Ominous economic data from the U.S. Friday caused investors fear over the long-term prospects of the economy, pressuring the country's large-cap bank stocks.
Now, the U.S. 3-month and 10-year yields have inverted, with the 10 year hitting 2.429% and the three month hitting 2.455%, as the S&P 500 and Dow Jones Industrial Average have both lost more than 1% Friday.
Banks, which derive much of their profit through their net interest margins, or the difference between their borrowing and lending rates, are seeing their stocks fall Friday, as the inverted yield curve makes lending less lucrative and less attractive.
Citigroup (C - Get Report) lost 4.58% to $60.98 a share Friday. It's still well off of its 52-week low of $48, which it hit on an ugly Christmas Eve 2018. It's still up 13% this year, but as the Federal Reserve has turned more dovish on rate hikes, bank stocks have trended down in the past 5 days, with Citigroup losing 6.5% in that span.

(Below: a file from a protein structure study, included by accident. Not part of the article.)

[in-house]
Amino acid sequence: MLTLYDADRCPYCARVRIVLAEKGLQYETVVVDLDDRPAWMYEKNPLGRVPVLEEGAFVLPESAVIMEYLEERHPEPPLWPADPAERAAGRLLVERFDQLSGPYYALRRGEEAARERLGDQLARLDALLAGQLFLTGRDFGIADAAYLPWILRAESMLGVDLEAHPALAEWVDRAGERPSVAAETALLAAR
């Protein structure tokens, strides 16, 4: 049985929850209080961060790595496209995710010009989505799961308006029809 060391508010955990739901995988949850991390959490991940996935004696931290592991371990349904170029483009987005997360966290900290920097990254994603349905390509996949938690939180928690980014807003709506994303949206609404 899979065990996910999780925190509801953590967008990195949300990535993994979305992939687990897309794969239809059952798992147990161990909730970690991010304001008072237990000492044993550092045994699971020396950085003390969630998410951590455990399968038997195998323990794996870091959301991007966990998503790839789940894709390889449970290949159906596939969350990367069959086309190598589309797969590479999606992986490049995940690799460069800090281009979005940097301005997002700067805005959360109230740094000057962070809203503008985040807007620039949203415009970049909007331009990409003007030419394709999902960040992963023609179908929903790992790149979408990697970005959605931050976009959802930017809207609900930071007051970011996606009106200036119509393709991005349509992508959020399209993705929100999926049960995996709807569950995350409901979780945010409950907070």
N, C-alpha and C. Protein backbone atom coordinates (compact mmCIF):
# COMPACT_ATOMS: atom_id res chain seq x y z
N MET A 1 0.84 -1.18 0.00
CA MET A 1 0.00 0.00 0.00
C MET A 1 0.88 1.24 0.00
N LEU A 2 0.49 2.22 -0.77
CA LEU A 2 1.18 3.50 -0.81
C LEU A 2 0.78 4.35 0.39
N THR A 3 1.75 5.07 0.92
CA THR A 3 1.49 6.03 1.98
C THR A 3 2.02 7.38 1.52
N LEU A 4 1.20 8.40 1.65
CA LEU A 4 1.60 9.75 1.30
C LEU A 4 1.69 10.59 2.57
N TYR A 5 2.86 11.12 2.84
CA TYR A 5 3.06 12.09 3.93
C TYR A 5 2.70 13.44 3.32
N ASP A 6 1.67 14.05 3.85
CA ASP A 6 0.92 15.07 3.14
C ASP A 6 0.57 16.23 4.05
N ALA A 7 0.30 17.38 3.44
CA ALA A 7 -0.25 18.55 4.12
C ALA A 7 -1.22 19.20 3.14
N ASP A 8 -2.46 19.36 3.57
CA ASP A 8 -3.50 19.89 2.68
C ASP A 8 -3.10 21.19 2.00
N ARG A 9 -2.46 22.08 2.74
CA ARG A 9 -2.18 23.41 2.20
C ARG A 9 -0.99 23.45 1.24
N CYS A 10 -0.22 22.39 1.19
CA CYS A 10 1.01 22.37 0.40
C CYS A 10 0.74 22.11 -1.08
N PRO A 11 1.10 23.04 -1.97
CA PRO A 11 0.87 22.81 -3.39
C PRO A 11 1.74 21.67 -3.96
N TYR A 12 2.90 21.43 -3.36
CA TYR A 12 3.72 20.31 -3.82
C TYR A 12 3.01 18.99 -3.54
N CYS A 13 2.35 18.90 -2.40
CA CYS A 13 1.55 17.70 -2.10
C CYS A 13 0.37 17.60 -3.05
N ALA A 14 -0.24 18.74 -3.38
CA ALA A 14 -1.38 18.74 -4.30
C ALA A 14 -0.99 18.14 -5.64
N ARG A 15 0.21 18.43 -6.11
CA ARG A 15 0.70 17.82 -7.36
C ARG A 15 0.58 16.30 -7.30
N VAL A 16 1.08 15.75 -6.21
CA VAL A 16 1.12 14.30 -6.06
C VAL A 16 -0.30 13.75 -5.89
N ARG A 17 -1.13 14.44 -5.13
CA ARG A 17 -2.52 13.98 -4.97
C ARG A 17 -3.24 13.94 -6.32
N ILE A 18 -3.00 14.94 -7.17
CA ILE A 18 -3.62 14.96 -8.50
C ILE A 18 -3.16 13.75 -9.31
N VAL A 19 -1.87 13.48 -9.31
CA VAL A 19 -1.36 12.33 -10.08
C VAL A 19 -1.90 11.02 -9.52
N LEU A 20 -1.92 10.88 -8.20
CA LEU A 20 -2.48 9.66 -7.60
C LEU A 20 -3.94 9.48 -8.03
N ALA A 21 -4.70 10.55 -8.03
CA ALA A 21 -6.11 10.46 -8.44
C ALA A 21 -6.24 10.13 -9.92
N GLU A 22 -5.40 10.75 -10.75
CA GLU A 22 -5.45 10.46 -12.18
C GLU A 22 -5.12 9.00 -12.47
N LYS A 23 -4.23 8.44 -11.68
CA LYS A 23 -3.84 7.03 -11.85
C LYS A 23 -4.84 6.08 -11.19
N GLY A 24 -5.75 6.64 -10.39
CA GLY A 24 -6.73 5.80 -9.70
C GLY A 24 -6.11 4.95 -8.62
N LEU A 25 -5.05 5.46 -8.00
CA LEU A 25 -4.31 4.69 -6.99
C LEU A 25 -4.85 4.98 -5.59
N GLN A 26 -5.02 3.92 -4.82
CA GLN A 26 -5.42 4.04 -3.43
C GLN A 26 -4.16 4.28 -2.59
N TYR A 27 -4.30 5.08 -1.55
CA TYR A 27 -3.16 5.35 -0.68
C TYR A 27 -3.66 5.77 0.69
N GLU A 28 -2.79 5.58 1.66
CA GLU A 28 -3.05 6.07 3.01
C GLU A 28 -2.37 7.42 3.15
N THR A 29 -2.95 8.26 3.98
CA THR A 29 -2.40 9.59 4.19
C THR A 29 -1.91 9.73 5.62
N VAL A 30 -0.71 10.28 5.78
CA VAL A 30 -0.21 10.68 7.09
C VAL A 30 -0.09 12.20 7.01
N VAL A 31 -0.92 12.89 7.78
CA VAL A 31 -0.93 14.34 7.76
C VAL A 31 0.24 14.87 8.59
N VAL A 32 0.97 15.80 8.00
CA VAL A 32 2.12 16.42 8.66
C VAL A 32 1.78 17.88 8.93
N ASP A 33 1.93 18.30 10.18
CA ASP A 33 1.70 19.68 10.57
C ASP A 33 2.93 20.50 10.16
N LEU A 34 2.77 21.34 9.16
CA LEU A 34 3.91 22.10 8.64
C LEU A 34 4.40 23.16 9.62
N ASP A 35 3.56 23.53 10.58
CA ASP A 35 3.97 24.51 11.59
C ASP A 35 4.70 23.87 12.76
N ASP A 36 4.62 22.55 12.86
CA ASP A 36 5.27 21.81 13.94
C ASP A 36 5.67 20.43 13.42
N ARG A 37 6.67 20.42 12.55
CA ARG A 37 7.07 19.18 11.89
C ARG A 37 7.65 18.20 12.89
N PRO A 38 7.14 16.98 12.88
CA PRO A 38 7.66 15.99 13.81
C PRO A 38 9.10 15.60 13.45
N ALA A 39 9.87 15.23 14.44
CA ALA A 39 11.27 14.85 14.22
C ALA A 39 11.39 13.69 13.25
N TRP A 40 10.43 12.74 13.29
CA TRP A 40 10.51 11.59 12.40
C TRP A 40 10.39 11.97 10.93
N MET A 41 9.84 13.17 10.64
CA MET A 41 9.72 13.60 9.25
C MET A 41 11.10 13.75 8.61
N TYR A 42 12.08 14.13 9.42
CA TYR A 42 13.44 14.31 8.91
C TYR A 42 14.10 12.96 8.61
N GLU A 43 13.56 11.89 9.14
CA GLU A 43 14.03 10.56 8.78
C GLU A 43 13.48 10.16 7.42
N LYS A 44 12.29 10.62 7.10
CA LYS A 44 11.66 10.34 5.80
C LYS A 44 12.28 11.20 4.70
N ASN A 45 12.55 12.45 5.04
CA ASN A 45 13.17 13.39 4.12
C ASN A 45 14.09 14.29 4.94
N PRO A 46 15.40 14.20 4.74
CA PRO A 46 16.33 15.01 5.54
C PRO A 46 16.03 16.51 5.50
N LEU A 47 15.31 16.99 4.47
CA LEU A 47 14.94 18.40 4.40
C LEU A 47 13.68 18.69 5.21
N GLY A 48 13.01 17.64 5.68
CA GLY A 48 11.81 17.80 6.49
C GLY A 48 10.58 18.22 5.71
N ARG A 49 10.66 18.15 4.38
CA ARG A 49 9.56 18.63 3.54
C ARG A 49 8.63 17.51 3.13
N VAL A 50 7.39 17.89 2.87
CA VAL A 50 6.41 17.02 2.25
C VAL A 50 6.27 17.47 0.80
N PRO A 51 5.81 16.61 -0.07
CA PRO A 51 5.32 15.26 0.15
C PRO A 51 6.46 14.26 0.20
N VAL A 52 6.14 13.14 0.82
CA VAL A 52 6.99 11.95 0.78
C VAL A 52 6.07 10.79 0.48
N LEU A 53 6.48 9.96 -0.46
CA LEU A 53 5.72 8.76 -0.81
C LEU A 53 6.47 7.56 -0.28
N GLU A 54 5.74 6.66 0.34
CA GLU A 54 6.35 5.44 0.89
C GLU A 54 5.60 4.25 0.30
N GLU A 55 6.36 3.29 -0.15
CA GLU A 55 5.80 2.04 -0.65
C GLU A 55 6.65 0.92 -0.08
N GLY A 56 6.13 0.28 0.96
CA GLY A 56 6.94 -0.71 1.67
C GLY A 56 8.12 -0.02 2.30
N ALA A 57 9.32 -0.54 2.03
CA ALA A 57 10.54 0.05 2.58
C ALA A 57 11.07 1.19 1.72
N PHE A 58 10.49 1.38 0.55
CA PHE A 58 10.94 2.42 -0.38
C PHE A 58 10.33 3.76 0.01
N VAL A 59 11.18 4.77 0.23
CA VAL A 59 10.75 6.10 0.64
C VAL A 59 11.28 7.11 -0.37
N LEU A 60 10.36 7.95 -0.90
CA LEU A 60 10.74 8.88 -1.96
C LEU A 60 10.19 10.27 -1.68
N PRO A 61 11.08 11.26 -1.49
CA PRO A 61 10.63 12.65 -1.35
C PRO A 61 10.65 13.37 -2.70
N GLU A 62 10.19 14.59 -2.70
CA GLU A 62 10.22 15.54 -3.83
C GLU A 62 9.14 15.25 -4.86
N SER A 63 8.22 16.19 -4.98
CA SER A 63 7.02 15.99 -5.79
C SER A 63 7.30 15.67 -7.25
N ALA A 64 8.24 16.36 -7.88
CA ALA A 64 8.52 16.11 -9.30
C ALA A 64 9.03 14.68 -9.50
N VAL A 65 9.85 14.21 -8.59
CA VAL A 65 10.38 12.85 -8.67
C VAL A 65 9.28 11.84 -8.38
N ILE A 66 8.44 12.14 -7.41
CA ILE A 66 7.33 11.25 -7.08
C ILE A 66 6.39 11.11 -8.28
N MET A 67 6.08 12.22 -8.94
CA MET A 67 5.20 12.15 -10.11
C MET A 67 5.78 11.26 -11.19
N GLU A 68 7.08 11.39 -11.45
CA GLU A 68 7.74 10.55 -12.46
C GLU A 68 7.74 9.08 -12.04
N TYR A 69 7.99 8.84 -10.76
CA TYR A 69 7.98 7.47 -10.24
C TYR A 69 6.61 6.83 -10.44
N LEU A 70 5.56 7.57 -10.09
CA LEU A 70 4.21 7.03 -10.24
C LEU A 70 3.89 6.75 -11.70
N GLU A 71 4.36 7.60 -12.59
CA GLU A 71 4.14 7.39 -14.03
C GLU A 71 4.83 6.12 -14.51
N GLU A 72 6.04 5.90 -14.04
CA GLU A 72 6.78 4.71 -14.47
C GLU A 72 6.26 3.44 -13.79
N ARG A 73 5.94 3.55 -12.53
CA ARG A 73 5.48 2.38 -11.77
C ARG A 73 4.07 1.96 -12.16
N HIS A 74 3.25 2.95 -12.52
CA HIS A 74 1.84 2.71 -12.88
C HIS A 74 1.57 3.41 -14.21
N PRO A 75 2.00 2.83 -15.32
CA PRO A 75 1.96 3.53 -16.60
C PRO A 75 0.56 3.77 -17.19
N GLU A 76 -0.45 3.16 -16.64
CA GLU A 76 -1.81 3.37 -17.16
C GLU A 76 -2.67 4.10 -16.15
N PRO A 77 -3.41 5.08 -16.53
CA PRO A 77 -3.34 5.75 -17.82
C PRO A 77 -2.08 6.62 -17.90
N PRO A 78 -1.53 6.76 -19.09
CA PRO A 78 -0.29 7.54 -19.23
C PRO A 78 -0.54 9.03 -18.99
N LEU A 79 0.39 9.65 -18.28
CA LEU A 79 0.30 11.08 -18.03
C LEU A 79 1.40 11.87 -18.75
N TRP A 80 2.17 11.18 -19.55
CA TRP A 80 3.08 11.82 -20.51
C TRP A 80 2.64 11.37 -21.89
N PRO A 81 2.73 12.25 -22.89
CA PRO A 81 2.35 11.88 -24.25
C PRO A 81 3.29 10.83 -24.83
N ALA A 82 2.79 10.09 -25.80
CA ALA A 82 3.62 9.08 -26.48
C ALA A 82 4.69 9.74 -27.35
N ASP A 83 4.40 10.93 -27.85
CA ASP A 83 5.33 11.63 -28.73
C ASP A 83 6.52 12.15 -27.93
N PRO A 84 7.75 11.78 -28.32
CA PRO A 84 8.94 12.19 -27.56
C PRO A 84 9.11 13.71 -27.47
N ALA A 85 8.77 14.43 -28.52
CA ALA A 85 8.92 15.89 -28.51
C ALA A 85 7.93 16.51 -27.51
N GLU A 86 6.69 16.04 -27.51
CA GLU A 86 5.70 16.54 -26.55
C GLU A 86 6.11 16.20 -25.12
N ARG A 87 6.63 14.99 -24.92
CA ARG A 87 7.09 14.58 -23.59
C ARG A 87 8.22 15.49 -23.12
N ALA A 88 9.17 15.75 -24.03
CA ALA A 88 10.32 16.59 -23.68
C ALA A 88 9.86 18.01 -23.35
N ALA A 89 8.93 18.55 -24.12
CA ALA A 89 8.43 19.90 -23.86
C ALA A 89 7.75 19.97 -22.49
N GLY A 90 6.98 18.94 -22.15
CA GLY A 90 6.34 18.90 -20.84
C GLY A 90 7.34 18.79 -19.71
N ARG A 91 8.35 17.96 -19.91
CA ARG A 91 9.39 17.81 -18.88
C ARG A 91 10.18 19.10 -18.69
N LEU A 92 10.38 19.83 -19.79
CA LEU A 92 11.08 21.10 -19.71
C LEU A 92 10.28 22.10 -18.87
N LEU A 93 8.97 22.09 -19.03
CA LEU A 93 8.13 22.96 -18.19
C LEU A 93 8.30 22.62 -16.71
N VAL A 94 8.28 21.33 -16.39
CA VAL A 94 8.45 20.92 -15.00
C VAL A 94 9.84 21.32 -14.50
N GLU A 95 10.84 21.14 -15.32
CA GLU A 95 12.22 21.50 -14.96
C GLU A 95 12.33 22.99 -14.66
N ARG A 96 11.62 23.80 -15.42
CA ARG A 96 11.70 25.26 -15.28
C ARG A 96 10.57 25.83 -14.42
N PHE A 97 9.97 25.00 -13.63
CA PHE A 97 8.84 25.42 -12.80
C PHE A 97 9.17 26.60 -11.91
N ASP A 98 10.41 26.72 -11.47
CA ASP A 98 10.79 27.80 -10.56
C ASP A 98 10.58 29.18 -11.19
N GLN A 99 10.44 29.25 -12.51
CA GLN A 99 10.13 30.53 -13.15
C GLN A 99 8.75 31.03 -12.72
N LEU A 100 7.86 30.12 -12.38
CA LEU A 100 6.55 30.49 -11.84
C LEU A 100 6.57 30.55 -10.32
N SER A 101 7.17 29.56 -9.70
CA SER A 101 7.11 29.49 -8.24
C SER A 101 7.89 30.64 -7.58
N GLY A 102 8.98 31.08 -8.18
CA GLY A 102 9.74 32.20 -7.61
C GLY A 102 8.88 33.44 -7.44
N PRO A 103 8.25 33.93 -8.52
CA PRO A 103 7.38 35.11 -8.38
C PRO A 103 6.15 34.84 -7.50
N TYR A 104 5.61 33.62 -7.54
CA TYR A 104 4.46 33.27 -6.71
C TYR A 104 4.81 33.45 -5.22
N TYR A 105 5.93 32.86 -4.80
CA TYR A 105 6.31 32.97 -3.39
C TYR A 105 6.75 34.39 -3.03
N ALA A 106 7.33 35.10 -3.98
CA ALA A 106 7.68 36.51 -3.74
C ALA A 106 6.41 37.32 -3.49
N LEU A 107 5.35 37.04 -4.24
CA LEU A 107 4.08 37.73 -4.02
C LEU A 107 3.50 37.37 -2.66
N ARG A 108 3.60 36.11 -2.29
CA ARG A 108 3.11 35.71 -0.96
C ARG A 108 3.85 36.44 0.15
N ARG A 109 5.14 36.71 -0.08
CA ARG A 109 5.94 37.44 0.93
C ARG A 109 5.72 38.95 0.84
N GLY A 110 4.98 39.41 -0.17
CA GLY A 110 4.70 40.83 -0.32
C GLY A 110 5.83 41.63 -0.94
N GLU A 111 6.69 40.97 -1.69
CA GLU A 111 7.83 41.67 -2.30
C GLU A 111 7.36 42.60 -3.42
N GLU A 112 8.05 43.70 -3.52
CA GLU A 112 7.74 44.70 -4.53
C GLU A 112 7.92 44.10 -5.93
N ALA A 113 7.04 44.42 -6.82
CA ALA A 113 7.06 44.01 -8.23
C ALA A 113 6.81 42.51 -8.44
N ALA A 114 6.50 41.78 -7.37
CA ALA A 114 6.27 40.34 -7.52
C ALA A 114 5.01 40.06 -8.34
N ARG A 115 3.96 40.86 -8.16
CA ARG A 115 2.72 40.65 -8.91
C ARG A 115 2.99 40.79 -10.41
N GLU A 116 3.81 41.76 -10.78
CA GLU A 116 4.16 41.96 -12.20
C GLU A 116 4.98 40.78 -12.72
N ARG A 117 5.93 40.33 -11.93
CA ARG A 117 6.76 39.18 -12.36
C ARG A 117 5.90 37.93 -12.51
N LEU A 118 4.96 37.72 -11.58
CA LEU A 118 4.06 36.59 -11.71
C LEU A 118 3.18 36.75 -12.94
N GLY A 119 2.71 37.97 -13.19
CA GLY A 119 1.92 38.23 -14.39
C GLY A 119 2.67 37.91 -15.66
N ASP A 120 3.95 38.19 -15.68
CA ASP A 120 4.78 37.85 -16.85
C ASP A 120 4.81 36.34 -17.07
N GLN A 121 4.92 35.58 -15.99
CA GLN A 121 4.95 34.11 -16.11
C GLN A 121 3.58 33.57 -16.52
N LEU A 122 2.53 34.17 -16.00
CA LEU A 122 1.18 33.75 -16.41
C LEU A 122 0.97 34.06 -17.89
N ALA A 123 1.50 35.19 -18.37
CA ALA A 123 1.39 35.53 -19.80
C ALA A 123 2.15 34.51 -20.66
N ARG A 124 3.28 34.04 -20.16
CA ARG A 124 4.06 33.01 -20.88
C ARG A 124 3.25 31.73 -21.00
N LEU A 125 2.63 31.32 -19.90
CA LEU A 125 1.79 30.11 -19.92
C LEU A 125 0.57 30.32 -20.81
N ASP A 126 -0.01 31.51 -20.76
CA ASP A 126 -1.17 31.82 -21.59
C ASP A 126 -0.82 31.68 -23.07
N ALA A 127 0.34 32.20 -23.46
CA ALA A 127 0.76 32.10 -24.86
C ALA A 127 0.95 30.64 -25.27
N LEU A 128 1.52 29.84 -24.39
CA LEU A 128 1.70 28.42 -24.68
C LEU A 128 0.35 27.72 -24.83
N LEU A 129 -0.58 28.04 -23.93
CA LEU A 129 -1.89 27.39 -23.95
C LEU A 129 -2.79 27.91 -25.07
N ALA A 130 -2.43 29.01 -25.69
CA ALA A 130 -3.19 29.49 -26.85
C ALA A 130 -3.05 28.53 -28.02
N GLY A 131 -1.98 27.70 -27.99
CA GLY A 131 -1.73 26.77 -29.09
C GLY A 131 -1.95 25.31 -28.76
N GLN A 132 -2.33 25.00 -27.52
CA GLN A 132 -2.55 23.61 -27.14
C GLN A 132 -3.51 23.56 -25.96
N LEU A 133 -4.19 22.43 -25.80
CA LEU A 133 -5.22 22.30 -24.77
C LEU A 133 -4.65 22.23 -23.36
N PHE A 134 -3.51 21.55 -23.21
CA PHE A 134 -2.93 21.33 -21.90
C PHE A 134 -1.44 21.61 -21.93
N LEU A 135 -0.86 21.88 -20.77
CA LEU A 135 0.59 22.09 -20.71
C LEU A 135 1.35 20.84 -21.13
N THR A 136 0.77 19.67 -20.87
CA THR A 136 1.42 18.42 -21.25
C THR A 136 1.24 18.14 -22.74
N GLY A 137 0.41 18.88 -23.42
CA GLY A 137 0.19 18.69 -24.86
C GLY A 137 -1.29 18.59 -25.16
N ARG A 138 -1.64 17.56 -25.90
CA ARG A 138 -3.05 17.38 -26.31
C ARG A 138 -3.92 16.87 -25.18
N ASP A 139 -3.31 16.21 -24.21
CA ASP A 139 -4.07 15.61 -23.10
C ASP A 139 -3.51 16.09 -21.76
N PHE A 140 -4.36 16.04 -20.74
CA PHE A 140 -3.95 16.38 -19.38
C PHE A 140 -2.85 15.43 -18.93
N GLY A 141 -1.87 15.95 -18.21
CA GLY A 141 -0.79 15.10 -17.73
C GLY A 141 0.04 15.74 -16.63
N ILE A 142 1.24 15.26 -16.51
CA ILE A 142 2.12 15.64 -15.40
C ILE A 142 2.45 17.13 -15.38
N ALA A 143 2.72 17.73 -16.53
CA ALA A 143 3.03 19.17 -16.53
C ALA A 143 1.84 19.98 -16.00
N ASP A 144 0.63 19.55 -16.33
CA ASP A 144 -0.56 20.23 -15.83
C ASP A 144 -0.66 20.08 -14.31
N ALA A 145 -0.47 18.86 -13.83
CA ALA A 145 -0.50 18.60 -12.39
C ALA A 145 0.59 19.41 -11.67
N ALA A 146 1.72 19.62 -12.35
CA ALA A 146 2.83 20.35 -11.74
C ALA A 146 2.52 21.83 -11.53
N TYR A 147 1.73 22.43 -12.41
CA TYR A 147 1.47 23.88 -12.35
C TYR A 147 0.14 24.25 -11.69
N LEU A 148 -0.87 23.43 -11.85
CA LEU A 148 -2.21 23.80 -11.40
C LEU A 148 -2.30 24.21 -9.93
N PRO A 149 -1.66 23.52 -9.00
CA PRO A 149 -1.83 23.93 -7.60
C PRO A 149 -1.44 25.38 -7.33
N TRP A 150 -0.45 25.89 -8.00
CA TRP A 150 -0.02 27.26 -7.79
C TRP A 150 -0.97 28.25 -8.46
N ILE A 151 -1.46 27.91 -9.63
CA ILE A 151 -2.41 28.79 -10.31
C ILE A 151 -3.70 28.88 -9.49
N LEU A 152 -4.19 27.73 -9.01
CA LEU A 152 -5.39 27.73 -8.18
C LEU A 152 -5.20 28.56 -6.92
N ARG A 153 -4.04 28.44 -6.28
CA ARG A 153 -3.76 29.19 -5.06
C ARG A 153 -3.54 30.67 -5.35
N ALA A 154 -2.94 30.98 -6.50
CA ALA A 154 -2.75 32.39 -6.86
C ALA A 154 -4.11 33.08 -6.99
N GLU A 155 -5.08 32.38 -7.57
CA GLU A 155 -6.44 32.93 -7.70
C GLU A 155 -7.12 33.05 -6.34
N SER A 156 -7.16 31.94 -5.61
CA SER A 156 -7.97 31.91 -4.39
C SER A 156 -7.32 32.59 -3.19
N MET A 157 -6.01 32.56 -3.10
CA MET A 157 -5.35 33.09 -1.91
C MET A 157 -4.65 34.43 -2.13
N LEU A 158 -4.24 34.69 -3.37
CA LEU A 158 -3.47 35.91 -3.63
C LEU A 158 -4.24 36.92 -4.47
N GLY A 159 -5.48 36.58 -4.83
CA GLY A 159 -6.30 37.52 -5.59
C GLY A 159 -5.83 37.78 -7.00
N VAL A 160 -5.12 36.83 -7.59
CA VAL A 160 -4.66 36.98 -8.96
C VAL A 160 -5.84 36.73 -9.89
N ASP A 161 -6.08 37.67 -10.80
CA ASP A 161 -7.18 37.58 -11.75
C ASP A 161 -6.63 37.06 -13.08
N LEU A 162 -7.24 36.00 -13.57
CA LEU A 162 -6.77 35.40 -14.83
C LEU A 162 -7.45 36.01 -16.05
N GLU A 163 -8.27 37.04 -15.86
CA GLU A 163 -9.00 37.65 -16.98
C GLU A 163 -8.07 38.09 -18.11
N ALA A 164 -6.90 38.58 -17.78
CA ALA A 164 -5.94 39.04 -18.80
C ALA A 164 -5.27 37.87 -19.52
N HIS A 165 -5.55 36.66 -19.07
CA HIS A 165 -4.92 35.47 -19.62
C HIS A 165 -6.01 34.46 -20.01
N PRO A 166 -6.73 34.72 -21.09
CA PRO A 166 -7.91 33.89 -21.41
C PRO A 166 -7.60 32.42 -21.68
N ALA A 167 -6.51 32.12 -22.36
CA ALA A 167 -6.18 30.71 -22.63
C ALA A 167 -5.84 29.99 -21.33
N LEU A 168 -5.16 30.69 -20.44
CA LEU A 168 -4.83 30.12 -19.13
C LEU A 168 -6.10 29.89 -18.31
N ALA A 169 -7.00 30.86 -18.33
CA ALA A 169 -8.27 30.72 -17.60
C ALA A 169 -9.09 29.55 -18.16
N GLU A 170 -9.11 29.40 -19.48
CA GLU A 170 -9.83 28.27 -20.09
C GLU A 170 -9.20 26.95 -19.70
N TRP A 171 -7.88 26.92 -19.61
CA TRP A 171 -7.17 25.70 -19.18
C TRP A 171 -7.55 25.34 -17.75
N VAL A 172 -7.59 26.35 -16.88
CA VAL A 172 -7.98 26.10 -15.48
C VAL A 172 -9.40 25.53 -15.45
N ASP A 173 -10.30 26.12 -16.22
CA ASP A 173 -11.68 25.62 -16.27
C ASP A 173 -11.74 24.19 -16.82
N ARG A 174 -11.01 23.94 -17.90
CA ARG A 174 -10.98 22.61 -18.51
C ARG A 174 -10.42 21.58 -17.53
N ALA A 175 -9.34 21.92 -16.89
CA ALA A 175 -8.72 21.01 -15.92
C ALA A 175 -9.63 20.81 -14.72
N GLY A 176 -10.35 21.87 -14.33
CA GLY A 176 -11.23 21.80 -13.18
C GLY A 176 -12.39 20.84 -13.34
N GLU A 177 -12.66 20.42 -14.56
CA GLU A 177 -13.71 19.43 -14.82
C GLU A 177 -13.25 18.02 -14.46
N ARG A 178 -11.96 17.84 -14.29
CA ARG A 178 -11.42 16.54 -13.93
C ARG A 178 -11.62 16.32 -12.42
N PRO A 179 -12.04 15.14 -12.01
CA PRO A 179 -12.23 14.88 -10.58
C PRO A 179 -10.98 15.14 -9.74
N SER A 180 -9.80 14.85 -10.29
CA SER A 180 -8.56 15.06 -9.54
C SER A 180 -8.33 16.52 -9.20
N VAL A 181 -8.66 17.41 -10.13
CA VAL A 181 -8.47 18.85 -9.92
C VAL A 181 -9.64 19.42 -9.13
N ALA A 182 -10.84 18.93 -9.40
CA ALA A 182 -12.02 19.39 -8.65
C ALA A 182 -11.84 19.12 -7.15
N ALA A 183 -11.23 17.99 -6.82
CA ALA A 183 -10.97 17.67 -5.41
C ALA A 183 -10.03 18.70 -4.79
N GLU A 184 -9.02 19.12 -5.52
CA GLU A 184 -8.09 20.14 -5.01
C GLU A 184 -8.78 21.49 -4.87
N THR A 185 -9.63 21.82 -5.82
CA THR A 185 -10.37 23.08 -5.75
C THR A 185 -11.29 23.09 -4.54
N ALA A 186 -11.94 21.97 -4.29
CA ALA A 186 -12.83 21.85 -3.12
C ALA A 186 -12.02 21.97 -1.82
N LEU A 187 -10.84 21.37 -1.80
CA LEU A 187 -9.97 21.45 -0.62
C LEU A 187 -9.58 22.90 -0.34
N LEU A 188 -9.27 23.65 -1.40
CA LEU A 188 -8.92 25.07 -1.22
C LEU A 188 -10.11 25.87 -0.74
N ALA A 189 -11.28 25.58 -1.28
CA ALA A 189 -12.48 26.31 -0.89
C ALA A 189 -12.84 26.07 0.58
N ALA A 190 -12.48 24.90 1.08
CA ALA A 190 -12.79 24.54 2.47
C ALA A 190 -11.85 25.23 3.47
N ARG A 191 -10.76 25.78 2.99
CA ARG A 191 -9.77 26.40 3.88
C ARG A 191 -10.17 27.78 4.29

And with a potentially dim outlook for banks, bank stocks could remain depressed for the foreseeable future. While regulations may safeguard banks from another crisis in the event of a recession, the potential of a recession is keeping some wealth managers away from banks. "This type of risk does not offer the asymmetric return profile we look for in the equity market," Brian Herscovici, chief investment officer of USAA managed portfolios, said of bank stocks. "These risks are further inflated with the continuous data coming out on slowing growth, including todays PMI Manufacturing and Survey data."
Still, banks can pull many levers in order to remain growing, should the economy soon hit a recession. Not only are banks "de-risking their mortgage businesses" by lending less to home buyers, which Jon Curran, global corporate bond fund manager at Aberdeen Standard Investments told TheStreet, but they can turn to other sources of revenue to replace that. Curran said banks may soon raise fees on customer deposits in order to compensate for lower lending revenues, as the big banks have the ability to "toggle," in Curran's words, between different sources of revenue.
The U.S. large cap bank index fell 3.88% Friday.
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